What are the BS Sessions? Well Samantha knows how to work a marker like nobody's business and Becca loves to get messy with mixed media. We both wanted to learn the other person's crafty secrets so we're going to ask one another a question on the last Thursday of the month. Becca will provide you with some amazing Mixed Media techniques and Samantha will show you some tips and tricks about coloring! We'll both provide our followers with a little tutorial, because if we have these questions - our followers might too!
Which brings me to this month's question, asked by Sammy:
What is the difference between gesso and gel medium?
What a great question, huh?
I know I did a canvas a while back and explained some of the differences then, but there is definitely more to add, so I thought I'd give it a go by breaking it down into a nice Pinnable (wink* wink) graphic for you!
These are just some of the uses, and please bear in mind that I use these things primarily for cardmaking/art journaling and not canvas artwork (usually). So the uses I'll be discussing today will geared toward cardmakers and papercrafters.
Since I covered some of these things in an EARLIER TUTORIAL with pictures, I'll dedicate this post to some of the techniques that I didn't delve into.
Now, I want to also point out some things when it comes to the products I'm talking about. I don't care what brand of gesso or gel medium you use (I usually use whatever is on sale). You're gonna get the same results.
But there IS a breakdown in what TYPE of gesso or gel medium you use. For instance, gesso comes in different varieties. I'll be using white gesso, but black gesso is also commonly found. OR if you want a different color gesso, you can color it by using Distress Stains, gelato shavings, and any other tinting medium. (but that's for another day).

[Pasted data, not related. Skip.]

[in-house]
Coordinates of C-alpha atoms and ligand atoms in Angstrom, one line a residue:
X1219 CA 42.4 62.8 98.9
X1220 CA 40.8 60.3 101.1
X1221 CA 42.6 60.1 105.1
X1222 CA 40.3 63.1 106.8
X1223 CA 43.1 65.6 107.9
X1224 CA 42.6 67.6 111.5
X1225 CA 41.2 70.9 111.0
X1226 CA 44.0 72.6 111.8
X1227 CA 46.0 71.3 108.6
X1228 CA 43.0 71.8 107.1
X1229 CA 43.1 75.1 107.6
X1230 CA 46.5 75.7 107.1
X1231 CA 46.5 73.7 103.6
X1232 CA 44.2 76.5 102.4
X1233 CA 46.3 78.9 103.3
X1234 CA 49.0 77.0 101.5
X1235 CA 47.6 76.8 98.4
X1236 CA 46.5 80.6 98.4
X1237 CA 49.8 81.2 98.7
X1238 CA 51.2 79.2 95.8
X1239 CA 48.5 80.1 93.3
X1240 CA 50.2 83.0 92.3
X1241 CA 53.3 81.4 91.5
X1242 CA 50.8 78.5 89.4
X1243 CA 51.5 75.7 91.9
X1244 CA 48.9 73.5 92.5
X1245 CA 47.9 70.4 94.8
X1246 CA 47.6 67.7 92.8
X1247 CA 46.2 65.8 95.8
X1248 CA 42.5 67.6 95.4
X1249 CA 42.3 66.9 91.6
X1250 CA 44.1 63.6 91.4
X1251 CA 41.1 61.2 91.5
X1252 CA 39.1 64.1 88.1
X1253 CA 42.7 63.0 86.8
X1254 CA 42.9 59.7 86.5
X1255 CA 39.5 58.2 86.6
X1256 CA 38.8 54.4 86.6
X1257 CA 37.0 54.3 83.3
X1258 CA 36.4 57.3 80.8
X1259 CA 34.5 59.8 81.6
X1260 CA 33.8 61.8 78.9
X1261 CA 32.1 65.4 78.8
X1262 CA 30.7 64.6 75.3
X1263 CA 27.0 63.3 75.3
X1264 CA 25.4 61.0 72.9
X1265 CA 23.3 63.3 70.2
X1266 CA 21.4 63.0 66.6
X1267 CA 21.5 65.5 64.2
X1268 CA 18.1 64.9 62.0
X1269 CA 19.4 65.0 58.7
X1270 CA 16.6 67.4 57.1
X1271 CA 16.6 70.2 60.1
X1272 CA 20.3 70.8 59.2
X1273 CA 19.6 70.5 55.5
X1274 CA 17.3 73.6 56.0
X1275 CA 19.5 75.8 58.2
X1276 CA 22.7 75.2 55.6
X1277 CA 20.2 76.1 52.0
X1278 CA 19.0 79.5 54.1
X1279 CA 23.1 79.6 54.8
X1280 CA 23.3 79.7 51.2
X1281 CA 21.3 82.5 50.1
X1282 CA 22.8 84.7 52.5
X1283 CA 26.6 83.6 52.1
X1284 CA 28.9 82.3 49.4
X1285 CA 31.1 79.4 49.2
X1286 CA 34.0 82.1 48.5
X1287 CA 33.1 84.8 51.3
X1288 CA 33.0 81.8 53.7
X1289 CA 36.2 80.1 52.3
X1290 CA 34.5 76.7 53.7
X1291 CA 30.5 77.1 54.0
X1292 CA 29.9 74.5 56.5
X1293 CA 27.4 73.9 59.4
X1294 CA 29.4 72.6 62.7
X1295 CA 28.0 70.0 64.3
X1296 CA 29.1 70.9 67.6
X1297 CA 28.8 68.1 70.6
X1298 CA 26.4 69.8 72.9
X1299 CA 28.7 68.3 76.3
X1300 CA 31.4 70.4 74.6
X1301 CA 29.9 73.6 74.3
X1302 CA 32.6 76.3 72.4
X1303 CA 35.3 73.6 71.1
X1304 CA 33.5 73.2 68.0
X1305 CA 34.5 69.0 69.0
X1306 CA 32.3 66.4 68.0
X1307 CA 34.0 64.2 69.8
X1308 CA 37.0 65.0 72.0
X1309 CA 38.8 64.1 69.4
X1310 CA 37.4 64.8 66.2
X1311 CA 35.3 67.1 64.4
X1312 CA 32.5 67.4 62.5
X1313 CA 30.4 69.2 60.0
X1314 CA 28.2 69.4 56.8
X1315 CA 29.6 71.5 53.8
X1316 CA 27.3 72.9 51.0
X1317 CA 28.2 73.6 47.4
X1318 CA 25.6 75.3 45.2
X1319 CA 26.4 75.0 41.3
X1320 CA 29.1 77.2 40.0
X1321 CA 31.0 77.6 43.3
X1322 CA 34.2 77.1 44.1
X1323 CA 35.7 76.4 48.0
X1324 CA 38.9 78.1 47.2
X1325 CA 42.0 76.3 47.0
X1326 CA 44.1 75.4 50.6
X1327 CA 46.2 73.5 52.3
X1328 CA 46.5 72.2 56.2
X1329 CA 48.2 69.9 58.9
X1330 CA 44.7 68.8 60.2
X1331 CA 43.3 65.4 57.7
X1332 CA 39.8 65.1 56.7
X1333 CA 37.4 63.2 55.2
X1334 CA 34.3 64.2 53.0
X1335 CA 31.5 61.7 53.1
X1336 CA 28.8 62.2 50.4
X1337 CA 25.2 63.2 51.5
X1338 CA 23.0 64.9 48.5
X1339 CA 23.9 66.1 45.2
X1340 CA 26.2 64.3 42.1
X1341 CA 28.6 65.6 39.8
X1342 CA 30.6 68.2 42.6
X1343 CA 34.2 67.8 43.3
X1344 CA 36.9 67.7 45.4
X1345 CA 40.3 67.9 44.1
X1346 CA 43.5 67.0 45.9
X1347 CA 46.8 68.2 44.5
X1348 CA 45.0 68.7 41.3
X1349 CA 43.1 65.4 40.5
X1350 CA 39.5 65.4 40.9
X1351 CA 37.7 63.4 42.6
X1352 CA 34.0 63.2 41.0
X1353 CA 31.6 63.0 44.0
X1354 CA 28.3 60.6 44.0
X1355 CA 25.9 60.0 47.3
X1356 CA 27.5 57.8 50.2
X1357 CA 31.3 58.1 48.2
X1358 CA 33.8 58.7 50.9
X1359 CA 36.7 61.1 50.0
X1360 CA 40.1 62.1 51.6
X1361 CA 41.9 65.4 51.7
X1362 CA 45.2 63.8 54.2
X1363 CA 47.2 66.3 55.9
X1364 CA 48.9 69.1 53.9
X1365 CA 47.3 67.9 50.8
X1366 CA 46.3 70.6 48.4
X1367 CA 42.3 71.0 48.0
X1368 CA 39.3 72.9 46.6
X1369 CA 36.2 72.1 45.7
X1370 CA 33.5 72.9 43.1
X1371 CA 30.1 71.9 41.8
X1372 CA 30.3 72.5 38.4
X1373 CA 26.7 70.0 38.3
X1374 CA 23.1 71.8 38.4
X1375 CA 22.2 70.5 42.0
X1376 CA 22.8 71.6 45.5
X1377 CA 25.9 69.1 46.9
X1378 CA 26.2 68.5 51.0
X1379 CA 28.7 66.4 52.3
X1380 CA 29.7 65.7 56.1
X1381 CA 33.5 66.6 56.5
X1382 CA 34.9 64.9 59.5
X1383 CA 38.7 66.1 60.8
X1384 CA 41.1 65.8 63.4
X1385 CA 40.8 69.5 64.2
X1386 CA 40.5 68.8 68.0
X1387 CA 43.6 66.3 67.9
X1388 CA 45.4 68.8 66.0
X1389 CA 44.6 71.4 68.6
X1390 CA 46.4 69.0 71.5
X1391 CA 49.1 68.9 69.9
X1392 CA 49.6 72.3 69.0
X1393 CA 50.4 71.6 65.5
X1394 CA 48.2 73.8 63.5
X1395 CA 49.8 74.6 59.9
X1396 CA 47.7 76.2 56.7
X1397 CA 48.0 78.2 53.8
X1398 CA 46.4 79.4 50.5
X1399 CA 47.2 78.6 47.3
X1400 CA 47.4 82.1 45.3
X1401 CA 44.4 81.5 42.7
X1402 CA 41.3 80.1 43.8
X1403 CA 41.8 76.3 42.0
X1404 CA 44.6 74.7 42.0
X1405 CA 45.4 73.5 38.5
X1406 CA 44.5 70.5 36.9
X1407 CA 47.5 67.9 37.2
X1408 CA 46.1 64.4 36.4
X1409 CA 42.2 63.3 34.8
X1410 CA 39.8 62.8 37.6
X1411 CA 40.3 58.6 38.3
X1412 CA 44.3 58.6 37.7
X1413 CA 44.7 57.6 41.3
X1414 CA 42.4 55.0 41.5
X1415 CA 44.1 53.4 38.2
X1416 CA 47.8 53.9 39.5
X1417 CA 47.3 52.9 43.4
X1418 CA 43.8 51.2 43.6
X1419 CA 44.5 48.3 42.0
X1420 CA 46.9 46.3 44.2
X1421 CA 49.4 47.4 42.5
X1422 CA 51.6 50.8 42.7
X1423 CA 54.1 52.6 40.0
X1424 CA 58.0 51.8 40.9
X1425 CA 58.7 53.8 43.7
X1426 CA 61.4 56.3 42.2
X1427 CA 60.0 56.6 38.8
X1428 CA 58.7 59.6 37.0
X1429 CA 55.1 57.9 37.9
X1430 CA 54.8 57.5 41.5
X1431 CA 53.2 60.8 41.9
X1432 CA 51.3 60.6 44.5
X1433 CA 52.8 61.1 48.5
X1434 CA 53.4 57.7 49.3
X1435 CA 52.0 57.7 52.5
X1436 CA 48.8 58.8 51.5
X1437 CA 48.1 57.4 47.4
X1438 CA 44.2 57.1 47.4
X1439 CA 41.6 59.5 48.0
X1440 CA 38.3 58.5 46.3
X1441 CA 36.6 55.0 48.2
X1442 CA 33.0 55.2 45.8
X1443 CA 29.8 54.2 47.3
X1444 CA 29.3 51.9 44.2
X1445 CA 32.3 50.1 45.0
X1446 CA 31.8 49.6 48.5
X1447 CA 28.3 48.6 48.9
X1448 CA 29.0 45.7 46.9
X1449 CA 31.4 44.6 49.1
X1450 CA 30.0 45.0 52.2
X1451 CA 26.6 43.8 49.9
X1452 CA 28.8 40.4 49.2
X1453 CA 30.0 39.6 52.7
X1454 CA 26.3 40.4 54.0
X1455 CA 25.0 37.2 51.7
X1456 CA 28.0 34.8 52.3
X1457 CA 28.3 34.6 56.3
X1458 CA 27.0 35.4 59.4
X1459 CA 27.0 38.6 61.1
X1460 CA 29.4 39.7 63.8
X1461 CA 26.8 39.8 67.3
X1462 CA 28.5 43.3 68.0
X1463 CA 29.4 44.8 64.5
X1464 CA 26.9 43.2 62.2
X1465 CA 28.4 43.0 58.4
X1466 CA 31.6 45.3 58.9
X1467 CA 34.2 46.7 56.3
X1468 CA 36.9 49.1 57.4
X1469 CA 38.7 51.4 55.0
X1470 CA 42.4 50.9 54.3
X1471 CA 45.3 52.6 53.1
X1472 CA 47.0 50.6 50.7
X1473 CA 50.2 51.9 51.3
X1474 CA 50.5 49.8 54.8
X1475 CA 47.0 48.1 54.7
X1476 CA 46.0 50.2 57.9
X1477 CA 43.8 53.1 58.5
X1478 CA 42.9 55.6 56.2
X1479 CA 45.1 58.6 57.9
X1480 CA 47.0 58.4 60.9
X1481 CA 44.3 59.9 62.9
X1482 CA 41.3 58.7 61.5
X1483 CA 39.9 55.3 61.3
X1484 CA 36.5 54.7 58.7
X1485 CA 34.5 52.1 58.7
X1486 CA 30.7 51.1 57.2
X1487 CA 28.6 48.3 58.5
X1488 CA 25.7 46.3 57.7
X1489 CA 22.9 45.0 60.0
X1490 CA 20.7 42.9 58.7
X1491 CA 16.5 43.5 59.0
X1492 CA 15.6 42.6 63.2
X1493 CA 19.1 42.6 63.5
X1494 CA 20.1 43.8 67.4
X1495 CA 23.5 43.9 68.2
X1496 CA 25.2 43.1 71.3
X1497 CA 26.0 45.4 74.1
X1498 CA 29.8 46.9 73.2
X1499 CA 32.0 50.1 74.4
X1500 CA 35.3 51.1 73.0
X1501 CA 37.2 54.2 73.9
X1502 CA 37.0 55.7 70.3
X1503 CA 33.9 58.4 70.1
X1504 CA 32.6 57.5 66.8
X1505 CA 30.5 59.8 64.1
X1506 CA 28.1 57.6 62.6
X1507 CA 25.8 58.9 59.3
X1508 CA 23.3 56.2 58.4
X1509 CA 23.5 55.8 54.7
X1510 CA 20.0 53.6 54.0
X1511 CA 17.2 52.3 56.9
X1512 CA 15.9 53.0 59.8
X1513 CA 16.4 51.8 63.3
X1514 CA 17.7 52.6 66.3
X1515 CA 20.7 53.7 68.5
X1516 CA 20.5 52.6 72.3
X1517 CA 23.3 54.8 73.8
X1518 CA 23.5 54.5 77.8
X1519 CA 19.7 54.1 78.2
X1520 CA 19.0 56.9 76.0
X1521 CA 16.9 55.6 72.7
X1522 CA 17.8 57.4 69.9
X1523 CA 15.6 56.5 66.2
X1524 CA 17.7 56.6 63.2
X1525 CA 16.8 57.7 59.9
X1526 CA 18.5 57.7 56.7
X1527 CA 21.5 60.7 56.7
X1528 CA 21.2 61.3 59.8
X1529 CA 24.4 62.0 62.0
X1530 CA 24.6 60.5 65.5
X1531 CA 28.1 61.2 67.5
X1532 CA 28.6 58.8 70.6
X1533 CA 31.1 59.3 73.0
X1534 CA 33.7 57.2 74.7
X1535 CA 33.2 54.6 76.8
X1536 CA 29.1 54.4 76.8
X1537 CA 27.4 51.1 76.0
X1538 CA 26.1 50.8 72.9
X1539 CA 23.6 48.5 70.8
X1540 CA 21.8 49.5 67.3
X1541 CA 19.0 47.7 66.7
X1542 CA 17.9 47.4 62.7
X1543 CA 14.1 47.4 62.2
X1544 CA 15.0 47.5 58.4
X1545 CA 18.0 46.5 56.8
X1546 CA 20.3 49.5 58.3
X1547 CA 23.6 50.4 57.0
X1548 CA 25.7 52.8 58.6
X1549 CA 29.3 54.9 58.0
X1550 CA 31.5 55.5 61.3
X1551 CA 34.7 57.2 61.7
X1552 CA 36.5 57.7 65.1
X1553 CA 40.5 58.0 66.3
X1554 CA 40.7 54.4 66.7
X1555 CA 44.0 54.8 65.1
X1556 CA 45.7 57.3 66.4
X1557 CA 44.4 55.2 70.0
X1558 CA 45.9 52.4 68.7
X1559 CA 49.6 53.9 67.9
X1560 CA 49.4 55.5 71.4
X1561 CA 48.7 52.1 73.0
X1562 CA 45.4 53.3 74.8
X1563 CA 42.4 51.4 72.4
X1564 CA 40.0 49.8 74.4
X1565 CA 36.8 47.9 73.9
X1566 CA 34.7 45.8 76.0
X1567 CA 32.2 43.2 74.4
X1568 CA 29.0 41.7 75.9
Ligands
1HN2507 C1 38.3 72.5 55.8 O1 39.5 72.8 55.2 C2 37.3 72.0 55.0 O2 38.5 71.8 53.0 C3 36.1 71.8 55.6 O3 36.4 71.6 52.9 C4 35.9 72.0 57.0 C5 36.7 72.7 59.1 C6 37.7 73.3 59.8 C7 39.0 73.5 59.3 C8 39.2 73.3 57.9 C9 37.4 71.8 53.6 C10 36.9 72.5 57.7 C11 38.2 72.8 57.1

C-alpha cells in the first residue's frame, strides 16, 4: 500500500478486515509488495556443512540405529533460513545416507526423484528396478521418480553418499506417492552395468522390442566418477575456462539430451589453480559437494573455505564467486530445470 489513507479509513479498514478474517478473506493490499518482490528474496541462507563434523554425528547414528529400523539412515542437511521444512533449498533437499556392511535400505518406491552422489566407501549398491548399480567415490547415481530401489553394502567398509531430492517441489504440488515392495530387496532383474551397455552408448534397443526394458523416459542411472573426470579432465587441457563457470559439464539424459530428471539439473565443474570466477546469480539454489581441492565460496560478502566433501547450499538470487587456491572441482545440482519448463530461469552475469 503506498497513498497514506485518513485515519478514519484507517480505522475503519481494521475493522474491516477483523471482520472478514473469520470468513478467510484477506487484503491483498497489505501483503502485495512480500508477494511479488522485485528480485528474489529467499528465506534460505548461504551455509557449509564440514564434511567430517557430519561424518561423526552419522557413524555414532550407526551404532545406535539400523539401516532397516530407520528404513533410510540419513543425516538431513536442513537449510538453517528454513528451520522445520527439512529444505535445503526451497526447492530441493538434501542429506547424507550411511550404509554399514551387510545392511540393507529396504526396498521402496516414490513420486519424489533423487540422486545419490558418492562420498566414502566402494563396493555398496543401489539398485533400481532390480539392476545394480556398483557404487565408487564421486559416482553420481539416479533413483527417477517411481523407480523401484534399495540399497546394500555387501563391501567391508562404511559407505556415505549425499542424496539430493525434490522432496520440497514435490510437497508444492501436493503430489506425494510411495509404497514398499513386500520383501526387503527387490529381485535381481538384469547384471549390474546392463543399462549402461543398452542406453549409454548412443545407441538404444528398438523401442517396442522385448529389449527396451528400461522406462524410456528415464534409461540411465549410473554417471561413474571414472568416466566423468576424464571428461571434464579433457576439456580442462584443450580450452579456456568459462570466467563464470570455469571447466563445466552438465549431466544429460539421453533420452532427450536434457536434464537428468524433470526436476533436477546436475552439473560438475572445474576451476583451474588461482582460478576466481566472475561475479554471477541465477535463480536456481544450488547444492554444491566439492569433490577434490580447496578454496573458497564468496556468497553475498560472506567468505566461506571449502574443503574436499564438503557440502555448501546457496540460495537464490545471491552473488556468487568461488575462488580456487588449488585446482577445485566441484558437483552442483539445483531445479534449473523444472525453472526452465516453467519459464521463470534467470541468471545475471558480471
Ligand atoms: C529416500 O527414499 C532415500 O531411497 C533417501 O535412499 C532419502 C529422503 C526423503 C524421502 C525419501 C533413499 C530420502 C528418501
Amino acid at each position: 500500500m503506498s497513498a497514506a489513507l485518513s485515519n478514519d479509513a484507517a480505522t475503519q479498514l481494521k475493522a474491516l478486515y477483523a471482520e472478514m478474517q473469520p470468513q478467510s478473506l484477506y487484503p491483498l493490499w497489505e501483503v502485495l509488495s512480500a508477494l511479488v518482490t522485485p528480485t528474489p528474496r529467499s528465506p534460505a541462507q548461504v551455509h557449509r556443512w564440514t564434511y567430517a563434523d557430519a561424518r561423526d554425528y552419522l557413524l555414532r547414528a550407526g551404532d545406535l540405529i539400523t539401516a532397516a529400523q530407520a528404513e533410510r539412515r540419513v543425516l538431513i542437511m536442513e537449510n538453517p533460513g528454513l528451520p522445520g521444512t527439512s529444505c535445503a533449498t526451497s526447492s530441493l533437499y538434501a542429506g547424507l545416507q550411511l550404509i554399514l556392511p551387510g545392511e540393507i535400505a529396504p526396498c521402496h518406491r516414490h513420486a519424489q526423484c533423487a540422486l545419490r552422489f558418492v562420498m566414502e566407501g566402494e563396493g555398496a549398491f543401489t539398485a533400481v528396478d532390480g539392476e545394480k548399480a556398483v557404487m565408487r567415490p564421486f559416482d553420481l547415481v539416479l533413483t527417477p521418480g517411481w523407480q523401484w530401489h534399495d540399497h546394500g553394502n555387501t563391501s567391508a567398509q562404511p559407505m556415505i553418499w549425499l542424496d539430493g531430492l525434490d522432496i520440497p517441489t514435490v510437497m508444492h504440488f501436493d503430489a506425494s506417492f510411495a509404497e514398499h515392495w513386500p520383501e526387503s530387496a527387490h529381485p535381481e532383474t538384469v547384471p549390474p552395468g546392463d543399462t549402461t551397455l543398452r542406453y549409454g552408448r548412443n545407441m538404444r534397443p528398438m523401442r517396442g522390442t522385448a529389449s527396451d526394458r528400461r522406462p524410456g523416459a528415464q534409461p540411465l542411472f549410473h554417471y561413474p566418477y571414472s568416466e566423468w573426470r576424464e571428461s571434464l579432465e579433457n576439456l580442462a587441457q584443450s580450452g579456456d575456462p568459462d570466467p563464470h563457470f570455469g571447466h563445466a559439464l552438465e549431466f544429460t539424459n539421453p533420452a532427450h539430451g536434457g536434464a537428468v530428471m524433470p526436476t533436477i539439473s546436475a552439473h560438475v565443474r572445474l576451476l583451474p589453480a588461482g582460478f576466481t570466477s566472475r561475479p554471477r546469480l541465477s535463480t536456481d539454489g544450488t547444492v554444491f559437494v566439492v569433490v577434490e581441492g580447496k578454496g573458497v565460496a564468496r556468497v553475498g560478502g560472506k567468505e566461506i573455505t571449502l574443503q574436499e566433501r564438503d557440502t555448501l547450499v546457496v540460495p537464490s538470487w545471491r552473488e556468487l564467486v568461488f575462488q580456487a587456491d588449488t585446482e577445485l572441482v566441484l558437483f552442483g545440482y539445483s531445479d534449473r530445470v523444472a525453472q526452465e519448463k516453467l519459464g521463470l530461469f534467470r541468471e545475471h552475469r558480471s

Gel mediums are usually clear (but can also be tinted) at they come in glossy (shiny) and matte (not shiny). There is also a breakdown in what TYPE of gel medium you use:
Soft gel - doesn't create much texture, smooth clear
Medium gel - thicker texture, can be used as adhesive
Heavy gel - thickest texture, used to adhere objects (like chipboard)
Ok. Now that those bases are covered, here's two techniques you can try. One with gesso, one with gel medium.
Gesso Technique: Stamping
For this technique, you'll need a paintbrush a stamp that's doesn't have a ton of details, and some wet wipes.
Start by painting a thin layer of gesso over your stamp.
Working quickly to keep the gesso from drying on your stamp, press firmly into the paper, making sure not to wiggle the stamp. (please excuse my messy acrylic block - I'm a real crafter).
IMMEDIATELY after stamping, make certain to go wipe off your stamp. If the gesso dries, it could gum up the details of your stamp and ruin it.
Gel Medium Technique: Sponging Resist
For this technique you will need gel medium, your favorite stencil, baby wipes, a palette knife, sponges, and inks.
Start by using a palette knife to scrape a thin layer of gel medium through your stencil. I am using medium weight gel medium.
After the gel medium is dry, use your favorite inks
to sponge softly over the stenciled pattern.
Lastly, use a baby wipe to wipe off excess ink that remains
on top of the gel medium.
Ooooo pretty! Stay tuned later to see this pretty background made into a card! But for now, make sure you head on over to Sammy's blog, where she is showing you all about how to color fur onto stamped images of animals!
Thanks for tuning in!